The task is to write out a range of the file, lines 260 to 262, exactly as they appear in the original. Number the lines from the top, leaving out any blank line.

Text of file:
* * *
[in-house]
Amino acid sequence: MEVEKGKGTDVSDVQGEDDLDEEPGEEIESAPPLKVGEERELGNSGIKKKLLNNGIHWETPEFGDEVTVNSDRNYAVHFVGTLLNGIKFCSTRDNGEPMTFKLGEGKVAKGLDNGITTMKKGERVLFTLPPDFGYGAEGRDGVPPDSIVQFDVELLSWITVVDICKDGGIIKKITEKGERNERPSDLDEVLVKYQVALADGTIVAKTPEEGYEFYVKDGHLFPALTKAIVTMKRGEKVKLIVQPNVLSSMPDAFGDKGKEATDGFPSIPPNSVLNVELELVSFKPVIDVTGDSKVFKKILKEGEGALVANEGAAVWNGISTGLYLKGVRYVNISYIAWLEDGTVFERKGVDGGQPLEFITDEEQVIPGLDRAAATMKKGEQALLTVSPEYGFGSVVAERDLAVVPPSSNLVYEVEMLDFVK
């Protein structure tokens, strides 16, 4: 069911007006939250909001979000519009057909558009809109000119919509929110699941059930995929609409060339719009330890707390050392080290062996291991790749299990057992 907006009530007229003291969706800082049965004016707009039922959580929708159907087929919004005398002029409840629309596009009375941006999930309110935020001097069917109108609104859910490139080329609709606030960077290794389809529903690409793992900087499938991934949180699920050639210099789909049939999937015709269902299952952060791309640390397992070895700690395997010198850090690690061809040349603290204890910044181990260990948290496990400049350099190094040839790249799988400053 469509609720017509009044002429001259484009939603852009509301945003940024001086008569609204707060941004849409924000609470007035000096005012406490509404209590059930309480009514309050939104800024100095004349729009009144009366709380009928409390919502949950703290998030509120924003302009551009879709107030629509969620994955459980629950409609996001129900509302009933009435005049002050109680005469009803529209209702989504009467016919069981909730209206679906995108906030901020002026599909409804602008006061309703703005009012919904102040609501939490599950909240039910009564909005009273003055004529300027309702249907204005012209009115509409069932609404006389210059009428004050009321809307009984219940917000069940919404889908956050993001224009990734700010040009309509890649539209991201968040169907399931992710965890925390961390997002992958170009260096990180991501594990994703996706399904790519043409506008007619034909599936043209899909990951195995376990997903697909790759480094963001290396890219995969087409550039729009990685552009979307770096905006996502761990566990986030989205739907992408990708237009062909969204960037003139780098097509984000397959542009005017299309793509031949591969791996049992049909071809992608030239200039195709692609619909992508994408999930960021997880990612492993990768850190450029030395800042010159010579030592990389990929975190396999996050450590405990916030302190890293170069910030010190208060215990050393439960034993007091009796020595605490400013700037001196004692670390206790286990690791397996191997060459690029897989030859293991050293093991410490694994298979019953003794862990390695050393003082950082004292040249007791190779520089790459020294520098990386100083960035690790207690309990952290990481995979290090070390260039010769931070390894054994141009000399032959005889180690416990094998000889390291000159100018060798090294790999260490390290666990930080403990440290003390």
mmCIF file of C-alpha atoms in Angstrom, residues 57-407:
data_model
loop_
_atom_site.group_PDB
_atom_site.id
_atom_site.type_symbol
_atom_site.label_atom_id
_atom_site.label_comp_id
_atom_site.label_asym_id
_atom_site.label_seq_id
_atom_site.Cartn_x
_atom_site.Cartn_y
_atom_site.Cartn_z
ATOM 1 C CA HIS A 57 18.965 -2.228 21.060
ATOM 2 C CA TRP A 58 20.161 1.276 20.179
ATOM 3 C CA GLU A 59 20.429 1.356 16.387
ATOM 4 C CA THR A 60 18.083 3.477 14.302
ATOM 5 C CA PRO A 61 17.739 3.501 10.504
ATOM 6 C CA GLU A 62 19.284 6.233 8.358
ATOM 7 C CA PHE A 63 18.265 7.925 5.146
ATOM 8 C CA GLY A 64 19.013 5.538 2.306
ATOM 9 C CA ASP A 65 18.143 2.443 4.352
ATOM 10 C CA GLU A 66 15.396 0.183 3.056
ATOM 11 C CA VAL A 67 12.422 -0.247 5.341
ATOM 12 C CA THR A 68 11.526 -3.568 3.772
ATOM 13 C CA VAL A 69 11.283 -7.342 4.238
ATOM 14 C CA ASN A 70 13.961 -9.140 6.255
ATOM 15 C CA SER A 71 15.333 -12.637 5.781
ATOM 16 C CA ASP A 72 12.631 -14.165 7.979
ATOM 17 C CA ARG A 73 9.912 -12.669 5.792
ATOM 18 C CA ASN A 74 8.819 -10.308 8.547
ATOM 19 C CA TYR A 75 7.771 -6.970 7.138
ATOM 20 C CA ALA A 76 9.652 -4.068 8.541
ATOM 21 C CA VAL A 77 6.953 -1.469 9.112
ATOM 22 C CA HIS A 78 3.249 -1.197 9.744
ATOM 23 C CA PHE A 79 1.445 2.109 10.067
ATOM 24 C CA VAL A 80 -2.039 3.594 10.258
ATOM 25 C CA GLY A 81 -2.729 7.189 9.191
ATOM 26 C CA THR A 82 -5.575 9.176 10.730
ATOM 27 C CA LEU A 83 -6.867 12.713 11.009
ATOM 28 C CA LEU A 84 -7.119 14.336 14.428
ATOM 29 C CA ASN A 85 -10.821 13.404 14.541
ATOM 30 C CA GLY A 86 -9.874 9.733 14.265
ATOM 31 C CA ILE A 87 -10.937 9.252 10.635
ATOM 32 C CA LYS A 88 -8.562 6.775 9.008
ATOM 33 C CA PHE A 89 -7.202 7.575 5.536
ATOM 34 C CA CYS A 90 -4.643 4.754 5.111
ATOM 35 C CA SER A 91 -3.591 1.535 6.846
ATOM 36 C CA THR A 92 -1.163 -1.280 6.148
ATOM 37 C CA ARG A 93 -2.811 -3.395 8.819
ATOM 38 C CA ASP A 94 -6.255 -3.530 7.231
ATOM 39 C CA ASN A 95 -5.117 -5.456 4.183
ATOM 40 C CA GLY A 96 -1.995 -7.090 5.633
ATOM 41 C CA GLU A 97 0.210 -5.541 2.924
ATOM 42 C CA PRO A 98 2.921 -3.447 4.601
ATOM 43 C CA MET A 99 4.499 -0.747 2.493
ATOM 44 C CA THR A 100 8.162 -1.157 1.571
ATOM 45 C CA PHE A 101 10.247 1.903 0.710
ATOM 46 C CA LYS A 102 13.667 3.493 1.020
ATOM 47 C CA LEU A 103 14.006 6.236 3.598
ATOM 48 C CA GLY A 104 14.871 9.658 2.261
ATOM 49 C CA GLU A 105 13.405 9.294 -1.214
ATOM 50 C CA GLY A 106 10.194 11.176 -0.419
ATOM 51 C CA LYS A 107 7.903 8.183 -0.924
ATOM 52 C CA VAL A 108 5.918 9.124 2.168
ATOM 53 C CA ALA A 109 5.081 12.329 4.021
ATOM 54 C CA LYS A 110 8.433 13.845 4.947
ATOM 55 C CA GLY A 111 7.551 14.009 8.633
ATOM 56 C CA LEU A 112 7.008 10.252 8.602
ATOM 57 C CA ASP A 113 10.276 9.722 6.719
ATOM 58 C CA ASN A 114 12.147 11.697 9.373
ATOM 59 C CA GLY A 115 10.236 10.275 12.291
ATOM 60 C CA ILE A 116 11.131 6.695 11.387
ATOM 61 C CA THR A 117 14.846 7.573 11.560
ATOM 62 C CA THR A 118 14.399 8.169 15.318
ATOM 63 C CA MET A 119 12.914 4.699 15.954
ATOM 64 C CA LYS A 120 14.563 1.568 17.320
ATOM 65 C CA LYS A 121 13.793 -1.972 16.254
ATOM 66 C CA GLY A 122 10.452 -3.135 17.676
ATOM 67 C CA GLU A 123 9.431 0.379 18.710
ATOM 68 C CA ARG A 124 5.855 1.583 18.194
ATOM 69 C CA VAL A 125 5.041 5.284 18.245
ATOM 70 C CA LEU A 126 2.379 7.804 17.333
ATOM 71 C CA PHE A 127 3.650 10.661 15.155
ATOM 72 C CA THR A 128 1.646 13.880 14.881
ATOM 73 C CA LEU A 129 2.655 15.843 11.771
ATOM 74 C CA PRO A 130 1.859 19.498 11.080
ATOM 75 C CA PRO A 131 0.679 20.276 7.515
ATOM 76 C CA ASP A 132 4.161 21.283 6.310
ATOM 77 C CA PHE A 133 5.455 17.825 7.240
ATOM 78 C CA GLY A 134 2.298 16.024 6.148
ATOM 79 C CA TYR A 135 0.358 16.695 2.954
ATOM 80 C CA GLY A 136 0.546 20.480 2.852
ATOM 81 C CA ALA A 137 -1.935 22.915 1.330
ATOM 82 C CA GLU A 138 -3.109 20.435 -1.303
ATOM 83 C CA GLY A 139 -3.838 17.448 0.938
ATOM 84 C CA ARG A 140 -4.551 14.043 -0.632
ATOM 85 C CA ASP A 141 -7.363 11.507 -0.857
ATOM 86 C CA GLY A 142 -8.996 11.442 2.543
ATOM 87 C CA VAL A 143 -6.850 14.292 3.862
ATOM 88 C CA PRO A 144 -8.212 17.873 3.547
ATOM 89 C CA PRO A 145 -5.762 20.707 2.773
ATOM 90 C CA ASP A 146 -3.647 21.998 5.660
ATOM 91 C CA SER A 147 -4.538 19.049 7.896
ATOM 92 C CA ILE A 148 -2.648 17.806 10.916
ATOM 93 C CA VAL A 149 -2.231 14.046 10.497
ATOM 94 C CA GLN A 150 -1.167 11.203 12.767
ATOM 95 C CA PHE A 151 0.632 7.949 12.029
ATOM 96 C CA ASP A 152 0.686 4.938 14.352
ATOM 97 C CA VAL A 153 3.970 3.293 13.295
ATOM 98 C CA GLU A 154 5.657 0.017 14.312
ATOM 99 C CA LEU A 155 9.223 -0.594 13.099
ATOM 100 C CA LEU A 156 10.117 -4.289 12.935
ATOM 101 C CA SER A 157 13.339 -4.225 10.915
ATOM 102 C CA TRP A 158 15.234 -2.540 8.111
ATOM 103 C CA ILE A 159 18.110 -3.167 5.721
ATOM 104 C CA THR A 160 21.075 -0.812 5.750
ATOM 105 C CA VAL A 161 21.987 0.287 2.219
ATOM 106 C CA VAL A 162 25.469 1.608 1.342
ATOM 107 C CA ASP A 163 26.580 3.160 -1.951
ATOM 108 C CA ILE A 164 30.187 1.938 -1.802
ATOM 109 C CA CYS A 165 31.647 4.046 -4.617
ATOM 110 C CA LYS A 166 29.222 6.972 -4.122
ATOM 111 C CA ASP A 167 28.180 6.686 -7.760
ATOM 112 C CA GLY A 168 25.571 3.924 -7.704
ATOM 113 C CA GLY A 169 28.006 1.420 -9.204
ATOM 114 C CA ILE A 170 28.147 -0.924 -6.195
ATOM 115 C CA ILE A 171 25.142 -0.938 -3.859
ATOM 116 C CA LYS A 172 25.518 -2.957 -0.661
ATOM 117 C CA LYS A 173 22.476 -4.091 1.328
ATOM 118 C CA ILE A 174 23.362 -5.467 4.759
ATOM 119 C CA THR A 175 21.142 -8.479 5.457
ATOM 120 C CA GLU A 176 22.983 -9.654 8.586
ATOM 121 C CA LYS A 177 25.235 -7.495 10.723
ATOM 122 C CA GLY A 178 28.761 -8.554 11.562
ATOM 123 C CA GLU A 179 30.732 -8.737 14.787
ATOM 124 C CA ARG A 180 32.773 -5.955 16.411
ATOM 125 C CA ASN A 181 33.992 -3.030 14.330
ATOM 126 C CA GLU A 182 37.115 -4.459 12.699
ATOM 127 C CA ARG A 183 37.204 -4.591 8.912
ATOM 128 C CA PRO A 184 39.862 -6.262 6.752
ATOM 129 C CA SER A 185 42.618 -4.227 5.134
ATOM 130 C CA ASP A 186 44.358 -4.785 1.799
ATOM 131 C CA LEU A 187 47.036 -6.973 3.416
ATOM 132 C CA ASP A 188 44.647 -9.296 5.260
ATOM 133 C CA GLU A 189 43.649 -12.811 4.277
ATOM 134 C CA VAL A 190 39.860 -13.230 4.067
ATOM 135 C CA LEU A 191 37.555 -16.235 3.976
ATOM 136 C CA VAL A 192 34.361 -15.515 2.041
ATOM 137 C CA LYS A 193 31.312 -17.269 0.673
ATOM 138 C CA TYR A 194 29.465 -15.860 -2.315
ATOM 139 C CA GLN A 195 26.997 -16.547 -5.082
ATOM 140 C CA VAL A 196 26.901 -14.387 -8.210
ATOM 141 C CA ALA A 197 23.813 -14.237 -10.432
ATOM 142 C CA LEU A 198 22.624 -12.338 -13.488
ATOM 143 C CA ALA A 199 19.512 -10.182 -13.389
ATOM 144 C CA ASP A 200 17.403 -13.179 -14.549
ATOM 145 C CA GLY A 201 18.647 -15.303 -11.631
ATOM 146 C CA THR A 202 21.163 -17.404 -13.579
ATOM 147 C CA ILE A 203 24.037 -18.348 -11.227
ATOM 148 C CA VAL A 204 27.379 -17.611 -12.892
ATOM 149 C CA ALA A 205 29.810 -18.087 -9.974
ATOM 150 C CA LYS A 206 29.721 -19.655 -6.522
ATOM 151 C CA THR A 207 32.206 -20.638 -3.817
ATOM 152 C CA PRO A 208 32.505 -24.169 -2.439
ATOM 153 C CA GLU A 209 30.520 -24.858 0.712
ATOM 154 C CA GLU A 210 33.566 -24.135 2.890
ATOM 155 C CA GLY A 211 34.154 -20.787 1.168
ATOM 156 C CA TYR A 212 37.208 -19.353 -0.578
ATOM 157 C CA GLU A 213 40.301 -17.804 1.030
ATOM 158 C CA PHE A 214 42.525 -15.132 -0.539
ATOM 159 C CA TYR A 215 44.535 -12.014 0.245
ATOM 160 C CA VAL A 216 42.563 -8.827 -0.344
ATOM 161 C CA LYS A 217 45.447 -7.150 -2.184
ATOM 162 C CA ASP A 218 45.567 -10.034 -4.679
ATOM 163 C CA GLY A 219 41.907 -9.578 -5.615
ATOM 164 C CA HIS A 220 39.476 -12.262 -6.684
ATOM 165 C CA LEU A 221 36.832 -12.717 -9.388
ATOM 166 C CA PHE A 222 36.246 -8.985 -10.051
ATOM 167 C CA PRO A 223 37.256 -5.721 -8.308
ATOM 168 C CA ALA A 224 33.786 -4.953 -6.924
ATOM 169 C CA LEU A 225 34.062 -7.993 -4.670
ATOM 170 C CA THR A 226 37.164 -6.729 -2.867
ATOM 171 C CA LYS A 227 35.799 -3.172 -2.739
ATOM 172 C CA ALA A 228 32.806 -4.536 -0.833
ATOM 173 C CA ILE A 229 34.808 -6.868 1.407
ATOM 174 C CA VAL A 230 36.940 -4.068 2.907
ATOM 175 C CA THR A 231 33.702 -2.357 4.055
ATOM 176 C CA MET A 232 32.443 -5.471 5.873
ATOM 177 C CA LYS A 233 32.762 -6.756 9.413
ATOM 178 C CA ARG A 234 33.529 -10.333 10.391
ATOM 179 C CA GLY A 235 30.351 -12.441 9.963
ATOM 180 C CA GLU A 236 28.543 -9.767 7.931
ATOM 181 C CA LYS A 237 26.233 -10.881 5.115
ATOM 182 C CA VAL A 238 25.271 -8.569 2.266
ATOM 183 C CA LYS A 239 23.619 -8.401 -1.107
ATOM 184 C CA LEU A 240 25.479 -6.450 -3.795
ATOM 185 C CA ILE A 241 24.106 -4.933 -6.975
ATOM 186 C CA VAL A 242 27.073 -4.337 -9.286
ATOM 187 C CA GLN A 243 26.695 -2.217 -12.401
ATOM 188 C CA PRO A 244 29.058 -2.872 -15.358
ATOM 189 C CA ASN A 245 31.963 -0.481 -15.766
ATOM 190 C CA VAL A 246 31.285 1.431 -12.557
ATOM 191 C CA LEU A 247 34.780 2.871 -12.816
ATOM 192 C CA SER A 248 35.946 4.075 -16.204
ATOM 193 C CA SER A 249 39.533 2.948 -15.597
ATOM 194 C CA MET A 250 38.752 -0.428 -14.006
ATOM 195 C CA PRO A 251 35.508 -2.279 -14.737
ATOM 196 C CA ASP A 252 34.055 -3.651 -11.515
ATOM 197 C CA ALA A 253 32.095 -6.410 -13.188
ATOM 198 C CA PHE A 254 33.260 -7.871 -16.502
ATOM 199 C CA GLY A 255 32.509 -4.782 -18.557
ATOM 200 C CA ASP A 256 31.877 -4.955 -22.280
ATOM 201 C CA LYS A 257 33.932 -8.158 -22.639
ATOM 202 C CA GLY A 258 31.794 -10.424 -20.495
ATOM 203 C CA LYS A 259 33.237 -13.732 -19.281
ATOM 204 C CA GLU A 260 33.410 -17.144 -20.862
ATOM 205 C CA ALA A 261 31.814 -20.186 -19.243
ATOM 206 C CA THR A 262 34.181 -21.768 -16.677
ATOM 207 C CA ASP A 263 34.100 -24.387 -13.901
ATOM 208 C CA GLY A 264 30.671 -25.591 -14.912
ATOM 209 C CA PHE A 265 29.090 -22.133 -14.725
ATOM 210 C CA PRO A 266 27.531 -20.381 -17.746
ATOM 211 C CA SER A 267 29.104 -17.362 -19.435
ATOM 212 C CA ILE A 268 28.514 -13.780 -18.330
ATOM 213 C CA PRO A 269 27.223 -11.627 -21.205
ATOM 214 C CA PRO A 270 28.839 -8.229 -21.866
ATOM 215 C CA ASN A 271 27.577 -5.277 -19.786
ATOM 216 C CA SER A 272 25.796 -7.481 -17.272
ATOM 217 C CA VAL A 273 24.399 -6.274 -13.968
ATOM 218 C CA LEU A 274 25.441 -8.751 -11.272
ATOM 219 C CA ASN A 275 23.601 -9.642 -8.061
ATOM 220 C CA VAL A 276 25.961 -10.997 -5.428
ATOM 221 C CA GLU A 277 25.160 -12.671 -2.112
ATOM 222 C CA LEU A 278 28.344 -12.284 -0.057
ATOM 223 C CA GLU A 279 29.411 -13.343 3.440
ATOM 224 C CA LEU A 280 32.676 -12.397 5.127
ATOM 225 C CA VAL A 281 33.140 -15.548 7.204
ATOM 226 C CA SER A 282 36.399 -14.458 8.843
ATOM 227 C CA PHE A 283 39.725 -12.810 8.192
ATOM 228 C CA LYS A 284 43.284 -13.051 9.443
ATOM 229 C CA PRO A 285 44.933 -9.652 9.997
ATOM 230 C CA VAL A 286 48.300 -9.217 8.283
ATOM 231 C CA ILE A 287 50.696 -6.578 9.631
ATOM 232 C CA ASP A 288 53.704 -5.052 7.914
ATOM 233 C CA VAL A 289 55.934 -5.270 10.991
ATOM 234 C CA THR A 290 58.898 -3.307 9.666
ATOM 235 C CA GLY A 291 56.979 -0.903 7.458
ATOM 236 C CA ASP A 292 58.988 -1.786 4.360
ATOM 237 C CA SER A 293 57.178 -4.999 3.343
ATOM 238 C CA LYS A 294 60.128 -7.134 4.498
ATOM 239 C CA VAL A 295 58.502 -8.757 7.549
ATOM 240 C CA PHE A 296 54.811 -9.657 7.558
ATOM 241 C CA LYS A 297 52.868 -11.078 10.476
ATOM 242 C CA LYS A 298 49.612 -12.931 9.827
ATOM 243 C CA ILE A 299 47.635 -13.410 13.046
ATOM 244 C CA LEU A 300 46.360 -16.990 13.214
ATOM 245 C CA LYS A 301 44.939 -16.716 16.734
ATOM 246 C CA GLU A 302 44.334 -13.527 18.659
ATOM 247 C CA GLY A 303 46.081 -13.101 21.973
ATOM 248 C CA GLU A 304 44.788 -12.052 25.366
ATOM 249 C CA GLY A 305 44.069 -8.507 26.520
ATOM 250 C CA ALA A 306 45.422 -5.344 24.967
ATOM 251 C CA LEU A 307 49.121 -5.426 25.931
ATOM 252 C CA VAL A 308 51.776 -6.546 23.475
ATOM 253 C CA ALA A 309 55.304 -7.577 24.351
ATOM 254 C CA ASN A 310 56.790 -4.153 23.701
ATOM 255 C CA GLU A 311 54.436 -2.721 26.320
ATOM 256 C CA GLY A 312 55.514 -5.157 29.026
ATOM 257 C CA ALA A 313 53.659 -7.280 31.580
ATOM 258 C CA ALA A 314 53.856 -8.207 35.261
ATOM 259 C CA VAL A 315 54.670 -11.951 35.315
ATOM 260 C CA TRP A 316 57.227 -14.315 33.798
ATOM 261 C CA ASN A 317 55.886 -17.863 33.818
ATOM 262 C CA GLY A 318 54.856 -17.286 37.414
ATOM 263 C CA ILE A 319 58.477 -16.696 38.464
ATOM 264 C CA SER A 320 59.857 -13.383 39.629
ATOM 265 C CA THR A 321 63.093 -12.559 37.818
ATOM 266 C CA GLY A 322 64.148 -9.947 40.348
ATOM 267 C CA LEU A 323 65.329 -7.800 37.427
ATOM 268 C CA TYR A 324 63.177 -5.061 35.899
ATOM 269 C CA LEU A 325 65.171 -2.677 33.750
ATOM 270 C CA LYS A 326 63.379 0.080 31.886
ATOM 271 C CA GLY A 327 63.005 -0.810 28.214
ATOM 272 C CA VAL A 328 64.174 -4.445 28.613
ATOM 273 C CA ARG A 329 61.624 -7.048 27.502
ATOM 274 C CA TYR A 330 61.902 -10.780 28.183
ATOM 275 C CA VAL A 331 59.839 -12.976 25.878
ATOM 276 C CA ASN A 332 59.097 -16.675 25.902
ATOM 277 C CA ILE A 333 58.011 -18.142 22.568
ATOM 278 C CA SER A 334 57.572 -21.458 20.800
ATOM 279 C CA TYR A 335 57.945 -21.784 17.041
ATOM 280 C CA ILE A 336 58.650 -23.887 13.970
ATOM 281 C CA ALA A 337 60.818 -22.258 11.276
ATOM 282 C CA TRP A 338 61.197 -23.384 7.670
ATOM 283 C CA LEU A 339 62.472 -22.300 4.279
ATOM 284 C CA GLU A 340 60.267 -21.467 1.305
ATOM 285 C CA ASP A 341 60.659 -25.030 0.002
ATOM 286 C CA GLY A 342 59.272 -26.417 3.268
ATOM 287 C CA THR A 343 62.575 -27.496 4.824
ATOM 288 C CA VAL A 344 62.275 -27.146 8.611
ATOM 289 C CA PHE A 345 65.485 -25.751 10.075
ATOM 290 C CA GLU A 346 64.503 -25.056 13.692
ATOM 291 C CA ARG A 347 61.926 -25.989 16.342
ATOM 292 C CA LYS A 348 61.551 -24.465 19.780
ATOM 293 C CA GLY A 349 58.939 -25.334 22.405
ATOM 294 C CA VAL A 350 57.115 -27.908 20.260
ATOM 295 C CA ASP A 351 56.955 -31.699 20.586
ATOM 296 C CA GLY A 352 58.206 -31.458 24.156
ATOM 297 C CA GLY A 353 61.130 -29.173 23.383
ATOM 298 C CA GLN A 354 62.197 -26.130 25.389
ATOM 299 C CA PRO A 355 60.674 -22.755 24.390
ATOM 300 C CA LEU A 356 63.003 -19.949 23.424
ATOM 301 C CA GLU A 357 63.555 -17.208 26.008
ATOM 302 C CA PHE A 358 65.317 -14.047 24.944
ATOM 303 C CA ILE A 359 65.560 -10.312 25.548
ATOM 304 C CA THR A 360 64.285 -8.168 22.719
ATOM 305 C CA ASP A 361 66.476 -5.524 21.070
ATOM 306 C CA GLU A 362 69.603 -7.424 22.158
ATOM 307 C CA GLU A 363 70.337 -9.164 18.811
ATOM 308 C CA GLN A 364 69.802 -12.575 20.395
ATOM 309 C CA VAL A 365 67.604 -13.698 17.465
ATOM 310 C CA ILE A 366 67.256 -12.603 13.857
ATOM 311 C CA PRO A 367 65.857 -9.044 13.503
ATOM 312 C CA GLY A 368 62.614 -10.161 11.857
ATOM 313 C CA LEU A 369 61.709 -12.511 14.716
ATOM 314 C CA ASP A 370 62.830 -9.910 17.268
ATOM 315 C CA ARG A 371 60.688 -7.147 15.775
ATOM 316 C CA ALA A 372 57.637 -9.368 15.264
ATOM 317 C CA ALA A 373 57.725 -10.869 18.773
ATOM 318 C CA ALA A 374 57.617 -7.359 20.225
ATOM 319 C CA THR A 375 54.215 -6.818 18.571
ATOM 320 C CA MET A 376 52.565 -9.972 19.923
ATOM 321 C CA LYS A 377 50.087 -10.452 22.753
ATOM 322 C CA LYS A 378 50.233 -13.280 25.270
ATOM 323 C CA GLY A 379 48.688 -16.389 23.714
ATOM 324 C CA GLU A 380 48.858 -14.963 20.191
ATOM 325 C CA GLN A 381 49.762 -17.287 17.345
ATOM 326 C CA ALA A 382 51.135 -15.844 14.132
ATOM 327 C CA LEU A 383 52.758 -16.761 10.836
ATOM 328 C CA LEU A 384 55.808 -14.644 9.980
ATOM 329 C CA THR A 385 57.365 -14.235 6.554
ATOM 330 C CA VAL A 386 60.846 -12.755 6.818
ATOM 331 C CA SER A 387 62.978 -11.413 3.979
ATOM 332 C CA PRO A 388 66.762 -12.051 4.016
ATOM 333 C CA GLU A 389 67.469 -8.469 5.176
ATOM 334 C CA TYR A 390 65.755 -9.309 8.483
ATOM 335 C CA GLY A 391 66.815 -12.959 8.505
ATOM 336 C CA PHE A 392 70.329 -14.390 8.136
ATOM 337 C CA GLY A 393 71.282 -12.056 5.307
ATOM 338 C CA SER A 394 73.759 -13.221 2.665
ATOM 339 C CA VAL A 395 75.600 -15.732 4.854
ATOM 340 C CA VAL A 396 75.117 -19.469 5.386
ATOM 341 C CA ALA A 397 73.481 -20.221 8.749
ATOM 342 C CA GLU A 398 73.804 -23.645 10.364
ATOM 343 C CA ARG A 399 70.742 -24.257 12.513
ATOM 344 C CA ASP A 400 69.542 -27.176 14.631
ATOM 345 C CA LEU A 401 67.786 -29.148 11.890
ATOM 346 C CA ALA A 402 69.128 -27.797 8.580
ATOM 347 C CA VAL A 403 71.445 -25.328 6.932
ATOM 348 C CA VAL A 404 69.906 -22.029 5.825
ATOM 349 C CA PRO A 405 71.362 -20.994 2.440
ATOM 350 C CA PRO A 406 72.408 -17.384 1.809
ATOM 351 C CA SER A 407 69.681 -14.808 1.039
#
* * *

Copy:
ATOM 244 C CA LEU A 300 46.360 -16.990 13.214
ATOM 245 C CA LYS A 301 44.939 -16.716 16.734
ATOM 246 C CA GLU A 302 44.334 -13.527 18.659